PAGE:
However, over my year at sea I’ve realised that isn’t true at all. We have met just as many women sailors who have dragged their other halves away to sea, or even left their other halves at home while they pursue their dreams. I am surrounded by women who are skilled sailors, in many different forms. Why then is it so remarkable to see a woman ‘at the helm’?
One of my favourite stories was from a lady skipper sailing the world with her female partner. She said she always gets asked by passers by where the skipper is, when her and her partner are sat in the cockpit. Once someone even assumed she was the boats cleaner! Now I would take that as a compliment, as there is no way anyone could assume Hot Chocolate has a cleaner given the state of her! But I can imagine she was a little put out!
And then there’s the boat work that is just as important when sailing. I’m more than happy to get my hands dirty when it comes to DIY, but l’ve never had an interest in learning about electrics or engines. I absolutely could, but it’s not something that excites me in the same way it excites Adam. Why would I spend hours learning something I don’t care about, when Adam already knows all about it and can’t wait to get stuck in.
My time is better spent doing other important jobs. Adam hates plumbing, so I’m slowly learning how to fit taps and fix leaky showers. I enjoy sewing up the rips in the cushions and our clothes and I have unrivalled stamina when it comes to painting or angle grinding for hours on end.
It’s always been my Dad who did the DIY in my house. But he rarely did it without my Mum. My Mum was there tidying up the mess he was making so he could see what he was actually doing. She would patiently wait to hand him the tools he needed while he was stuck in a tight space. She would encourage him to keep going when a task was proving difficult, or run to the shops to get a part he needed. She’d make much needed cups of coffee, and make sure lunch was ready for when he got hungry.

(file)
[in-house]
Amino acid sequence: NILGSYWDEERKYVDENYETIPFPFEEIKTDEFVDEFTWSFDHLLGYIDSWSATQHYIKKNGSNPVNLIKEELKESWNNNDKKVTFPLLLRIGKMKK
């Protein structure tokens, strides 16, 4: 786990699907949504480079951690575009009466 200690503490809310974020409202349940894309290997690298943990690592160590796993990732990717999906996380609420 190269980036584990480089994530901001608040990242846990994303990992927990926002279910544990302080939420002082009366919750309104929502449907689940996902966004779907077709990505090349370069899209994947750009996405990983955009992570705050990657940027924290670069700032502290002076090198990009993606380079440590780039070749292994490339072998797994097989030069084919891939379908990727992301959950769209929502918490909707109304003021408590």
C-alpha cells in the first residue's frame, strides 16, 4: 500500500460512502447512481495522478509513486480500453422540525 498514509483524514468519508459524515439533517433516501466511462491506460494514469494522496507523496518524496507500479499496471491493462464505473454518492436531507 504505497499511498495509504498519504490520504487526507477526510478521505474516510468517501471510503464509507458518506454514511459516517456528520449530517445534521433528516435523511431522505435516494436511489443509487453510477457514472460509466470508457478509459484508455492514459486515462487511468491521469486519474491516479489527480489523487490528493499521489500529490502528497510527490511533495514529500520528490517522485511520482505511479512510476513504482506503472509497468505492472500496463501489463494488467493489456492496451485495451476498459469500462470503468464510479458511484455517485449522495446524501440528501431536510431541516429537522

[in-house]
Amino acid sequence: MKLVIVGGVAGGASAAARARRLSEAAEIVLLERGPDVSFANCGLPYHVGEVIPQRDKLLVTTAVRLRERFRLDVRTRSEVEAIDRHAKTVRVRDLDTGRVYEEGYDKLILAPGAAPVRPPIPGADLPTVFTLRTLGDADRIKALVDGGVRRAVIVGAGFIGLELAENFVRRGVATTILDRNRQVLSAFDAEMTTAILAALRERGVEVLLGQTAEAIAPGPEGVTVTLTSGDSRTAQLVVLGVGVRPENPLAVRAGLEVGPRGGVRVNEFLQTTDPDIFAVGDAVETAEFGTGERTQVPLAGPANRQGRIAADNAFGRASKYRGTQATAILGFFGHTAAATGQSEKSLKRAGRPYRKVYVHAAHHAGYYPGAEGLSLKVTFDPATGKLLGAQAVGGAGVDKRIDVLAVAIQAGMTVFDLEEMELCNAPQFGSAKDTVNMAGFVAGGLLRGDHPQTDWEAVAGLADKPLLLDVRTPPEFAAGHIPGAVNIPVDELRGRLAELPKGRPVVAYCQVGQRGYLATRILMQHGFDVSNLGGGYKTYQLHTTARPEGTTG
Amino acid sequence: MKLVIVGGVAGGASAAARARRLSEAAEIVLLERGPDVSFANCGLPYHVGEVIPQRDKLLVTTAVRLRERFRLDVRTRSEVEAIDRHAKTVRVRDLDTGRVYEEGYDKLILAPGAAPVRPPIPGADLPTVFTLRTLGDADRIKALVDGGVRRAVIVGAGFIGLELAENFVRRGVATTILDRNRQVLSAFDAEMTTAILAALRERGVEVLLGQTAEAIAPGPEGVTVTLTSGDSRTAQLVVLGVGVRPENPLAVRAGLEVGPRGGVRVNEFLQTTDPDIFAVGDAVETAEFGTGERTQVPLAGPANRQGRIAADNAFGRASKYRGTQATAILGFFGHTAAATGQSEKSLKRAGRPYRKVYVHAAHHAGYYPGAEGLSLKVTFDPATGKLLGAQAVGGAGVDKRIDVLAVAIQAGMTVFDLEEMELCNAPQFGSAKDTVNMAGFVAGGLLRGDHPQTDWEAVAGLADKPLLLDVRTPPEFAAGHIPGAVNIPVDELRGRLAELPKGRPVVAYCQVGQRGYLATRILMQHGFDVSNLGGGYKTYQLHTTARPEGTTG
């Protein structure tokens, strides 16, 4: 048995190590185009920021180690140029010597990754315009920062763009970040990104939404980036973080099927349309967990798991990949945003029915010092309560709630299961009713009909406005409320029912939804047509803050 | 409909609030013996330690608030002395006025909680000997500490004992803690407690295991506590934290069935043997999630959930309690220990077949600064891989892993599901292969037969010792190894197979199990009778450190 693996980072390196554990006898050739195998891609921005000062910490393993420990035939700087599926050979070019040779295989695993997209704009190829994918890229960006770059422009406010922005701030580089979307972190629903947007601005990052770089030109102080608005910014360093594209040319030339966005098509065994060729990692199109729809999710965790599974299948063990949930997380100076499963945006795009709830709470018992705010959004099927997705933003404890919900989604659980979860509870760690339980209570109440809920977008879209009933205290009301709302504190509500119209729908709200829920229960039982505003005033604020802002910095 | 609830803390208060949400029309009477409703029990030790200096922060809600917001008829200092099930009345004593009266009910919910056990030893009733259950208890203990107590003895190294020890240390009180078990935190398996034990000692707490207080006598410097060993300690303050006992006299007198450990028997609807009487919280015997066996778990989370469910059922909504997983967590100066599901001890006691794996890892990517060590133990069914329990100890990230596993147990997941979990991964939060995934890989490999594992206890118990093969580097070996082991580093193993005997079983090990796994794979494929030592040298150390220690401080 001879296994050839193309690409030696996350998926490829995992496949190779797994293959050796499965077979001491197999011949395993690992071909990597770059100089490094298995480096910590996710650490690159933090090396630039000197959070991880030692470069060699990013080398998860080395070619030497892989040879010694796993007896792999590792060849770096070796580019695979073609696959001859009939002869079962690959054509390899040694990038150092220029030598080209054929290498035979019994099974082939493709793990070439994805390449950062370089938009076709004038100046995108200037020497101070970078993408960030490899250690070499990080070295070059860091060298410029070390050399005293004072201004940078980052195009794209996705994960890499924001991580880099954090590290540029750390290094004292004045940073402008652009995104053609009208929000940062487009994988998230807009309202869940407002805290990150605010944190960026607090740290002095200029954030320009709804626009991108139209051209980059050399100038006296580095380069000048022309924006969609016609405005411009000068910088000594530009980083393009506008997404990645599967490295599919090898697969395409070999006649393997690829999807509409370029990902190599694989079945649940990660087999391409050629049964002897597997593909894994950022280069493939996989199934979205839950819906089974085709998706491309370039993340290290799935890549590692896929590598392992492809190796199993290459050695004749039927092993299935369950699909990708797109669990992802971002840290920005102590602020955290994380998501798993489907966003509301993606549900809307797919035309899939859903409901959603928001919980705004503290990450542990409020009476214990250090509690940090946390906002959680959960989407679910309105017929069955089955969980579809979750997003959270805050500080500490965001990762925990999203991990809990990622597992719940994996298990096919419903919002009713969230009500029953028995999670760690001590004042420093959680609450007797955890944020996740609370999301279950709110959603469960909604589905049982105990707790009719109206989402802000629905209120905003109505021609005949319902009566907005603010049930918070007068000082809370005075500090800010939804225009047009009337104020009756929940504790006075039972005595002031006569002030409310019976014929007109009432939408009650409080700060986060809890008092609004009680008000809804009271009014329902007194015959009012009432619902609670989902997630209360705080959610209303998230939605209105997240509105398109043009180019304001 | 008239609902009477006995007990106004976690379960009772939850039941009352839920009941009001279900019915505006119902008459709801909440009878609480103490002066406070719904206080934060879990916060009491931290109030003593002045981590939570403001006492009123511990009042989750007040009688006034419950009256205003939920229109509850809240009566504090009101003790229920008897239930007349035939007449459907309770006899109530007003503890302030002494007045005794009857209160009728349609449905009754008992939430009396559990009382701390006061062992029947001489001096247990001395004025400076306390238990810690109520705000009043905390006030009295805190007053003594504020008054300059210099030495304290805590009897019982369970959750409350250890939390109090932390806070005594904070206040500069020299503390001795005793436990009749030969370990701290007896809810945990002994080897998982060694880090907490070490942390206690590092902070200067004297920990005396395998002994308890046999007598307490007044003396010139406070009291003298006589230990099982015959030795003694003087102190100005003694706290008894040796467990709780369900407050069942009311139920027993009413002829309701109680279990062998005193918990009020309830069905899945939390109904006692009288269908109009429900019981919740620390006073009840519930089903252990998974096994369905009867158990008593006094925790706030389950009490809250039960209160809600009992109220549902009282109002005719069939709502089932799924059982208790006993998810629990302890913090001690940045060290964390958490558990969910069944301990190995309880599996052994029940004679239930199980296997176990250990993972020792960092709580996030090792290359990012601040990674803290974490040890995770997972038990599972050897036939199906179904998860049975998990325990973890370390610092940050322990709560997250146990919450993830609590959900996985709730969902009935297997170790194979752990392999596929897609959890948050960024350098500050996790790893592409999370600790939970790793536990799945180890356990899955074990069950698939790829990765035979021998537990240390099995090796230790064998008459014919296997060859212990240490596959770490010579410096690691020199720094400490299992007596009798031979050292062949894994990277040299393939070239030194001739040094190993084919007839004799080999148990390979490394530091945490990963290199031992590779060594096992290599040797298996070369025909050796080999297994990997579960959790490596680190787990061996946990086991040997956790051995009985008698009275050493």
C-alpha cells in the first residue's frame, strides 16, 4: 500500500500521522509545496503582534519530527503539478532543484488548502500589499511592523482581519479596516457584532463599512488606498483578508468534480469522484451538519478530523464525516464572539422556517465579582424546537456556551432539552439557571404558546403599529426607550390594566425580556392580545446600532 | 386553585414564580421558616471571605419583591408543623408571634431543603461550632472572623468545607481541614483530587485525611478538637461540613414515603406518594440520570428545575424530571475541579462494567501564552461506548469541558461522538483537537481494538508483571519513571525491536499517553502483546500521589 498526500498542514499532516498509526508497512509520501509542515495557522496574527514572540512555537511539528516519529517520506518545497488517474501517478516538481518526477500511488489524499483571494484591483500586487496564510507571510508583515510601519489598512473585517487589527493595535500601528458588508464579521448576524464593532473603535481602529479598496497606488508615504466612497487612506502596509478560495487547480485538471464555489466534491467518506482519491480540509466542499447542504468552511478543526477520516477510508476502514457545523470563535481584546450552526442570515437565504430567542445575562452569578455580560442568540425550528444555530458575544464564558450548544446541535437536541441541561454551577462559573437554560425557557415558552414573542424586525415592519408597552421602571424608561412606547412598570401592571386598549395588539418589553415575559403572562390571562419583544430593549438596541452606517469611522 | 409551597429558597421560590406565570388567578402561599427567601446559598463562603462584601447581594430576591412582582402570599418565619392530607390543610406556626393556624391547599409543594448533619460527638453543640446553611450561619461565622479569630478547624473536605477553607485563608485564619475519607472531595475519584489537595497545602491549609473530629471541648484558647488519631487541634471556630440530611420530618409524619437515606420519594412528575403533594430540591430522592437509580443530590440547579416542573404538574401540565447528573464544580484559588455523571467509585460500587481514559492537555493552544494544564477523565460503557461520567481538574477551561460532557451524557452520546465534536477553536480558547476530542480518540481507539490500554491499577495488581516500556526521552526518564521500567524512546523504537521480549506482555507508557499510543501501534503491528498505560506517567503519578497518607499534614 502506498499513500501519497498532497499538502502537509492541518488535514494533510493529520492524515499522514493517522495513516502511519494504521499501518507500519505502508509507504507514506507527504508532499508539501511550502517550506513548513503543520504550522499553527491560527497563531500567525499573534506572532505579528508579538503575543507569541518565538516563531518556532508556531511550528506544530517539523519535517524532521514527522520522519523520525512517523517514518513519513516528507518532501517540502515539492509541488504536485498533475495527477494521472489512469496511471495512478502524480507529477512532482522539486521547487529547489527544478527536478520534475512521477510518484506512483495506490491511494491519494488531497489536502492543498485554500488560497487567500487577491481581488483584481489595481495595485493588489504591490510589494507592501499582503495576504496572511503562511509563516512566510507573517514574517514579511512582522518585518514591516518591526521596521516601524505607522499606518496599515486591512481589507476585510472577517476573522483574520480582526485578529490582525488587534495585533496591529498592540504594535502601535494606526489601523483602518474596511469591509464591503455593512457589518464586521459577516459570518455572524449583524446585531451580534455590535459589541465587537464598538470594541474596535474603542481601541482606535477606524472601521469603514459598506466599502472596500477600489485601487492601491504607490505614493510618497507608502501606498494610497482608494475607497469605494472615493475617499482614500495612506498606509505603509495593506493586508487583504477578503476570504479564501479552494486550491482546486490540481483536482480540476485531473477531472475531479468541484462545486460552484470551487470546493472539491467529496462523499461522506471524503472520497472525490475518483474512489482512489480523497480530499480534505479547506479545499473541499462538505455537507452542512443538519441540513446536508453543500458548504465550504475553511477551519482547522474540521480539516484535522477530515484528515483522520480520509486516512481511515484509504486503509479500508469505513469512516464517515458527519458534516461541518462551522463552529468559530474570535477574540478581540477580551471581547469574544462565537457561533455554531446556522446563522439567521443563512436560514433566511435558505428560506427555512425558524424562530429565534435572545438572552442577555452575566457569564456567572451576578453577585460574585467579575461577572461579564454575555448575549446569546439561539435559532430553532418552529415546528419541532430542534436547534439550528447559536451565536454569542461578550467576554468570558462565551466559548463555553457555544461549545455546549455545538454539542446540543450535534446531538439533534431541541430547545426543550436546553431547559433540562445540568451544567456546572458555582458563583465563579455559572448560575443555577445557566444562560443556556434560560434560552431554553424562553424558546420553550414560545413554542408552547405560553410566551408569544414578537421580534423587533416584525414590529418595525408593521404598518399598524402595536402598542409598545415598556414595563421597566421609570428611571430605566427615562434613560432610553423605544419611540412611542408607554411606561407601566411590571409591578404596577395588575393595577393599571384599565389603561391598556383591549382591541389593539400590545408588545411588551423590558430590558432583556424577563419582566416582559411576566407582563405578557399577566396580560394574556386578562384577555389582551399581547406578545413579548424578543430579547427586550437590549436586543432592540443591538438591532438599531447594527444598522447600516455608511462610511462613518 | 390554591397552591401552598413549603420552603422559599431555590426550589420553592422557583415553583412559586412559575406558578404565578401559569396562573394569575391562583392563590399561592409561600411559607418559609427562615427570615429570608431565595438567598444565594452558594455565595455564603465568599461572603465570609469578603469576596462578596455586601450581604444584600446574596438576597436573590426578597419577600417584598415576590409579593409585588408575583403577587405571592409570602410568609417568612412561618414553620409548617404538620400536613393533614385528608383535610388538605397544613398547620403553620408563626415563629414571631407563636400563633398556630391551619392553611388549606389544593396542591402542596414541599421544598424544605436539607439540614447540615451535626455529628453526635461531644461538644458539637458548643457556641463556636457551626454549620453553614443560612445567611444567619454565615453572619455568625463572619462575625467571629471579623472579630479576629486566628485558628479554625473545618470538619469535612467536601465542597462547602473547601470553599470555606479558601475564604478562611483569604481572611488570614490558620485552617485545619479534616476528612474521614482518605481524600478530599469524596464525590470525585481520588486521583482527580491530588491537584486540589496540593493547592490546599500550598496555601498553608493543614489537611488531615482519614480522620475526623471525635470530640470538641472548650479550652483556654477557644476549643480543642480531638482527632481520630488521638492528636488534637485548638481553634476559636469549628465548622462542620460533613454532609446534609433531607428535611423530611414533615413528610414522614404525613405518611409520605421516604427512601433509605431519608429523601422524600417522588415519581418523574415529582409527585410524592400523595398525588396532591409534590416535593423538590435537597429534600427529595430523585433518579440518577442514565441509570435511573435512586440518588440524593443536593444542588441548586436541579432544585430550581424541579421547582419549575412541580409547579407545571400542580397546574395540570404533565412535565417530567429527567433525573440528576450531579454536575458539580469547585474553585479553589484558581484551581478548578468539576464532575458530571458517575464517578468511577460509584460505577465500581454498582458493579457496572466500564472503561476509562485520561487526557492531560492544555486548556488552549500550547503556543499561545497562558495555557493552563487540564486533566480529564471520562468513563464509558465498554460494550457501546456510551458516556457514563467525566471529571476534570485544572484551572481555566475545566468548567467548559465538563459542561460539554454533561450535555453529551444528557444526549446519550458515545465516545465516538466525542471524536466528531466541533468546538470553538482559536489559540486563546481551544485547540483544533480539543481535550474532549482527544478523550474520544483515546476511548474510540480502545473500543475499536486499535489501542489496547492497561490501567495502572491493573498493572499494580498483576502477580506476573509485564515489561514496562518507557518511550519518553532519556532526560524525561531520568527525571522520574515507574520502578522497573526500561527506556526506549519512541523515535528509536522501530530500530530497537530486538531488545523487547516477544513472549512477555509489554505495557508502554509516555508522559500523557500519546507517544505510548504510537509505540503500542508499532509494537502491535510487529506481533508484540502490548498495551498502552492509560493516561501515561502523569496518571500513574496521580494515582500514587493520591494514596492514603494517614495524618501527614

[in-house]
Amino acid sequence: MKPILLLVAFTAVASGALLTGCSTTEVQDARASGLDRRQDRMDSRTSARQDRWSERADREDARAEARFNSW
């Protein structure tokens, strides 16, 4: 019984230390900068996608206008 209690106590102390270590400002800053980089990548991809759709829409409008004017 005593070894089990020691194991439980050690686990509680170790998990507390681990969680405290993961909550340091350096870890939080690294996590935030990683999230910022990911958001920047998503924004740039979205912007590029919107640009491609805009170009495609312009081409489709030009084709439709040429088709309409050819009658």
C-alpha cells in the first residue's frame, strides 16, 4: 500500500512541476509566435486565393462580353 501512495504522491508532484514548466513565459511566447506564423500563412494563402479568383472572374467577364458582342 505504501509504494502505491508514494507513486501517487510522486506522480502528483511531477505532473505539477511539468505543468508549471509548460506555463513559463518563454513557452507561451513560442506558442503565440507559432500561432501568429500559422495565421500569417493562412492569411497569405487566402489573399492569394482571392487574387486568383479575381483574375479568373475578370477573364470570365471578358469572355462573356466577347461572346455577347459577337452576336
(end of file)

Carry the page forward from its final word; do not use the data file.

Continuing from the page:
Sounds very Victorian doesn’t it!? But why? She didn’t want to learn how to fix the washing machine, even though she could have. Whereas my Dad loved taking it apart and putting it back together again. The work she does is no less valuable than the work my Dad does. It would take my Dad twice as long to do it without my Mum, and it would take my Mum twice as long to do it without my Dad. When I’ve stepped in to fill her shoes over the years I’ve gained so much respect for what she does. It’s tiring, hard, requires endless patience and more skill than you’d think. Adam and my Dad will happily tell you it’s a role I am rubbish at!
One of our sailing friends has coined the term ‘pink jobs and blue jobs’. I’m sure there will be lots of eye rolling from the feminists amongst you, but it’s not what you think. Recognising the different jobs we do in our partnerships is so important, because it makes it clear that they are important, vital jobs to do on board. Without this, everyone thanks the chef and no one thanks the cleaner, so to speak. It’s easy to congratulate Adam on installing the solar panels, and ignore the fact it’s taken me just as long to hand wash all our clothes. Both jobs improve our quality of life. Both jobs are vital to making this adventure work.
I think that being a woman sailor has taught me that although I can do everything that Adam can do, I don’t always want to, and it’s not always the best thing for the team. Sure, I can steer the boat onto the dock but I will get nervous and stressed about it, and it will probably take me a few tries. Likewise, Adam can absolutely tie us off to the dock, but there’s a chance he’ll get the lines tangled and it will take longer or we’ll have to try again.
My cautious personality means we think through potentially dangerous situations, and Adam’s appetite for risk means we actually leave the boat to explore! Catching and killing fish is something I have learnt to do, cooking it is Adam’s forte. We’re a team in so many different ways, and that’s what makes this whole thing work.
I am happy to say that I am a woman that is stronger with her man. I don’t think I should be ashamed of relying on someone, and being there for them to rely on. But I am also all for independence, and I believe that both women and men should be bought up to believe that they are capable. When I want to, or if I had to, I would sail the boat by myself and I would succeed. I know that I am capable of doing the pink jobs and the blue jobs if I set my mind to it, because sailing is for girls.